The so-called ‘wage gap’ doesn’t apply to the women’s soccer team
A handful of Democratic presidential hopefuls used the latest U.S. Women’s Soccer World Cup victory (a 2-0 win over the Netherlands on Sunday) to emphasize the issue of equal pay. The U.S. Women’s Team is far more successful on the field, now having won their fourth World Cup title, than the U.S. Men’s Team, who’ve never won. But the women are not paid as much as the men.
In a lawsuit against the U.S. Soccer Federation, women players have alleged that they are paid only 38 percent of what their male counterparts are paid. Out of context, this sounds like outrageous unfairness that all Americans should oppose.
But just like the so-called wage gap between men and women in the broader economy, it’s not the offense that it’s made out to be. There’s a lot more to the difference in pay than the top-line facts and figures.
First of all, unlike opposite-sex workers in most other industries, male and female athletes are not interchangeable. If they were, Megan Rapinoe, Alex Morgan and other stars of the women’s team could protest their pay by going to work for the men’s team. But they can’t, because the U.S. Soccer Federation employs both teams. From an economic perspective, men’s and women’s soccer are best understood as two different sports with different labor markets.
Even so, many Americans balk at this explanation. After all, the rules of women’s and men’s soccer are the same; players train and play with the same passion and work ethic, regardless of their sex, and in the case of the American teams, the women do a lot more winning on the world stage.
This is in part because of the investment that the U.S. Soccer Federation has made in the women’s sport, despite the fact that women’s professional clubs (in the National Women’s Soccer League) do not bring in much revenue compared to men’s clubs.
But revenue is a different story now between the national teams: Since 2015 (when the U.S. Women’s Team won the World Cup for the third time), the women’s team has generated more total revenue than the men’s team. Prior to 2015, it was the men’s team that brought in more money for U.S. Soccer, but now that things have changed, it’s perfectly reasonable for the women’s team to negotiate for pay that reflects their increased market value.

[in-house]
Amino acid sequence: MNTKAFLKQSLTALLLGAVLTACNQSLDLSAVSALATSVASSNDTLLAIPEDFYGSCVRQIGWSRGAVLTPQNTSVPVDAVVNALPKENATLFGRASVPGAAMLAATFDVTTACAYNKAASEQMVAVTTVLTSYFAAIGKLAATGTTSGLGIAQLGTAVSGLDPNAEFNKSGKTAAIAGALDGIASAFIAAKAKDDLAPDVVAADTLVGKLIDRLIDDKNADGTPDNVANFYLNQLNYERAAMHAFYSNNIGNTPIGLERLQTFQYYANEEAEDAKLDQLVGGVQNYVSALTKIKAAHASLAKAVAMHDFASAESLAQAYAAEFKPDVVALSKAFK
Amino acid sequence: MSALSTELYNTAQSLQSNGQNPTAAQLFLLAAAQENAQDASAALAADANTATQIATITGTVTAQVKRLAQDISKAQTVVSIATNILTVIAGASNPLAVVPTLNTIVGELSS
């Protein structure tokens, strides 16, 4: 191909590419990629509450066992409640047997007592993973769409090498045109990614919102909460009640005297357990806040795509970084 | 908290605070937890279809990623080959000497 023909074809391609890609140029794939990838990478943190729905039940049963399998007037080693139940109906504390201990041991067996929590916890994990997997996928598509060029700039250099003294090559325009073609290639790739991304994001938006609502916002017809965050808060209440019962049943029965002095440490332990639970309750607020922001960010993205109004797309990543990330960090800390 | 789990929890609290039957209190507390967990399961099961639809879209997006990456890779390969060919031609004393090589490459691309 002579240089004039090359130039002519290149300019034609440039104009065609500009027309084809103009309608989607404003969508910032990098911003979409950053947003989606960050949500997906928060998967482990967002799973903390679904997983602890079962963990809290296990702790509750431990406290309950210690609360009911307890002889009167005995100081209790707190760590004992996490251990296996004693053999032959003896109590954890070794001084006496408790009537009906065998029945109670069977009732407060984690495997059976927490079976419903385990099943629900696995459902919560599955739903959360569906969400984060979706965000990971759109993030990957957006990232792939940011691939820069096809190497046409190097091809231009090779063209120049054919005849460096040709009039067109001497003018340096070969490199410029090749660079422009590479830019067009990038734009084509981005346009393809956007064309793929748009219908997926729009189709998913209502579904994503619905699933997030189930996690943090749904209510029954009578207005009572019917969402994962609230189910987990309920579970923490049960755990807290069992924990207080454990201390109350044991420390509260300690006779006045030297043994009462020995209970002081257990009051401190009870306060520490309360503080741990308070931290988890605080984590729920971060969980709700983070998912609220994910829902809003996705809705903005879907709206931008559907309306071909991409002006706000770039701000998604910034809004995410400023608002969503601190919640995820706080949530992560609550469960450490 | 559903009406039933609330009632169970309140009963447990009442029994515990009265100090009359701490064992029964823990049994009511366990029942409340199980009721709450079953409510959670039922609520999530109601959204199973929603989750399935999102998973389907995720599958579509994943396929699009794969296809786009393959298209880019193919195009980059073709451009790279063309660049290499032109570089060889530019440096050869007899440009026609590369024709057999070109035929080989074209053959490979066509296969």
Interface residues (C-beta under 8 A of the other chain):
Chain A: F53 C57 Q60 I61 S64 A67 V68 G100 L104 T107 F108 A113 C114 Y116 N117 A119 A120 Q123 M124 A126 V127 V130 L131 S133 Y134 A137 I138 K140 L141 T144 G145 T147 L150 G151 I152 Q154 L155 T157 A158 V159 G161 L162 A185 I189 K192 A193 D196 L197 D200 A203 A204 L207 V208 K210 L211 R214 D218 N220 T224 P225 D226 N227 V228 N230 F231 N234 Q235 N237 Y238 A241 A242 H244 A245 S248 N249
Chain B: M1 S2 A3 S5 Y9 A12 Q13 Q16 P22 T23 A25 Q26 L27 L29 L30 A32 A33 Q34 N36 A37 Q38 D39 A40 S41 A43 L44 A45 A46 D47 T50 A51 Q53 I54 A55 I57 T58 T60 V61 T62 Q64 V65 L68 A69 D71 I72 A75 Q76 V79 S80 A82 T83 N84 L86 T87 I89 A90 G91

But there’s another challenge in comparing the earnings of men and women players: They face different pay structures. The collective bargaining agreement for the women’s team provides for (guaranteed) salary-based pay. The men’s team earns bonus-based pay or “pay-for-play,” which is less steady and means the men don’t get paid anything if they don’t make the roster.
But the biggest “pay gap” in soccer is really a “prize gap” at the international level. The Federation Internationale de Football Association (FIFA) provides $400 million in prize money for the men’s World Cup and only $30 million for the women’s.
Sadly, some other parts of the world simply don’t smile on women athletes like we do in America, and the result, as fans witnessed in a first-round game in this year’s World Cup, is that the U.S. women can pound a team like Thailand into a pulp, defeating them 13-0.
Should American women soccer players be punished for this? Does the U.S. Soccer Federation have an obligation to “correct” the inequities perpetuated by international market forces? The attorney for the U.S. Women’s Team says yes, but it’s hard to imagine how this would be done without redistributing prize money away from the men’s team, even though their World Cup is played under different circumstances, facing different competition, even in different years.
Regardless of how the lawsuit plays out (which is now in mediation), the U.S. Women’s Team has undeniably advanced the cause of girls’ sports simply through their success on the field. The popularity of their progressive and outspoken players is evidence that, despite our faults, the U.S. is generally a tolerant and pro-woman nation. The growing following and fan support for the U.S. Women’s Team is a symptom of a culture that admires and supports women, even in non-traditional roles.
At the end of the day, although female athletes might be frustrated at the slow pace of change, it’s ultimately most beneficial to women that we recognize the important differences between men’s and women’s sports. Men’s natural physical advantages may often help them attract a bigger fan base, but they also make it necessary to maintain sex-separated sports leagues in order for women to have fair opportunities to compete.
While we ought to do our best to ensure equality for everyone, we should also keep in mind that pay gaps aren’t the pure result of discrimination, especially in sports.
Hadley Heath Manning is the policy director and health-care policy analyst for Independent Women’s Forum.
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